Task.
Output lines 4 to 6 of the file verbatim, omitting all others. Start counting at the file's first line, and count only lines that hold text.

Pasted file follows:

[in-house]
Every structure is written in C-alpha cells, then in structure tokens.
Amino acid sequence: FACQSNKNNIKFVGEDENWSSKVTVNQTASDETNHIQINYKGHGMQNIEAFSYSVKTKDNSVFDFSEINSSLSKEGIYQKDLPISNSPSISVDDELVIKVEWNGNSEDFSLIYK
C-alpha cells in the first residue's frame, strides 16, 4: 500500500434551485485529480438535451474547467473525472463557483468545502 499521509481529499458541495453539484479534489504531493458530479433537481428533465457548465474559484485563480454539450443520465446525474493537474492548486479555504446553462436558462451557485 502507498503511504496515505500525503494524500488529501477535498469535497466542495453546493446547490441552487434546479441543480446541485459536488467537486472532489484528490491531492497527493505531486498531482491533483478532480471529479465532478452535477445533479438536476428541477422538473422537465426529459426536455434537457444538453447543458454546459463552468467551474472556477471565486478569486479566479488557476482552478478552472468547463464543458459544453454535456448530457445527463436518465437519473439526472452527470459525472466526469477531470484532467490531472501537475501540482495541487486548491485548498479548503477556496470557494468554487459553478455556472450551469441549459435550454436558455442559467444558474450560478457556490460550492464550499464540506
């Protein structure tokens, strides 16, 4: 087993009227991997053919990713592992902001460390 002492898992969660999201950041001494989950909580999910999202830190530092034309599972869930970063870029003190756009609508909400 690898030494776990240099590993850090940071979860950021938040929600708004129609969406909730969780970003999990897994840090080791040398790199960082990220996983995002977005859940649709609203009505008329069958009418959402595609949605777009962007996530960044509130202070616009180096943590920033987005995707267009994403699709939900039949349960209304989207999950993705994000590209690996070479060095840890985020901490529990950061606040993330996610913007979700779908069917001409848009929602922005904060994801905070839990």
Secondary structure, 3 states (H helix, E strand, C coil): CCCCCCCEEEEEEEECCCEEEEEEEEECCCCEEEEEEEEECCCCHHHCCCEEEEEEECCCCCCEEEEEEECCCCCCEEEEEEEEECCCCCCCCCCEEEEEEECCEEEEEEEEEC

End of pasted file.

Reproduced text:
C-alpha cells in the first residue's frame, strides 16, 4: 500500500434551485485529480438535451474547467473525472463557483468545502 499521509481529499458541495453539484479534489504531493458530479433537481428533465457548465474559484485563480454539450443520465446525474493537474492548486479555504446553462436558462451557485 502507498503511504496515505500525503494524500488529501477535498469535497466542495453546493446547490441552487434546479441543480446541485459536488467537486472532489484528490491531492497527493505531486498531482491533483478532480471529479465532478452535477445533479438536476428541477422538473422537465426529459426536455434537457444538453447543458454546459463552468467551474472556477471565486478569486479566479488557476482552478478552472468547463464543458459544453454535456448530457445527463436518465437519473439526472452527470459525472466526469477531470484532467490531472501537475501540482495541487486548491485548498479548503477556496470557494468554487459553478455556472450551469441549459435550454436558455442559467444558474450560478457556490460550492464550499464540506
């Protein structure tokens, strides 16, 4: 087993009227991997053919990713592992902001460390 002492898992969660999201950041001494989950909580999910999202830190530092034309599972869930970063870029003190756009609508909400 690898030494776990240099590993850090940071979860950021938040929600708004129609969406909730969780970003999990897994840090080791040398790199960082990220996983995002977005859940649709609203009505008329069958009418959402595609949605777009962007996530960044509130202070616009180096943590920033987005995707267009994403699709939900039949349960209304989207999950993705994000590209690996070479060095840890985020901490529990950061606040993330996610913007979700779908069917001409848009929602922005904060994801905070839990």
Secondary structure, 3 states (H helix, E strand, C coil): CCCCCCCEEEEEEEECCCEEEEEEEEECCCCEEEEEEEEECCCCHHHCCCEEEEEEECCCCCCEEEEEEECCCCCCEEEEEEEEECCCCCCCCCCEEEEEEECCEEEEEEEEEC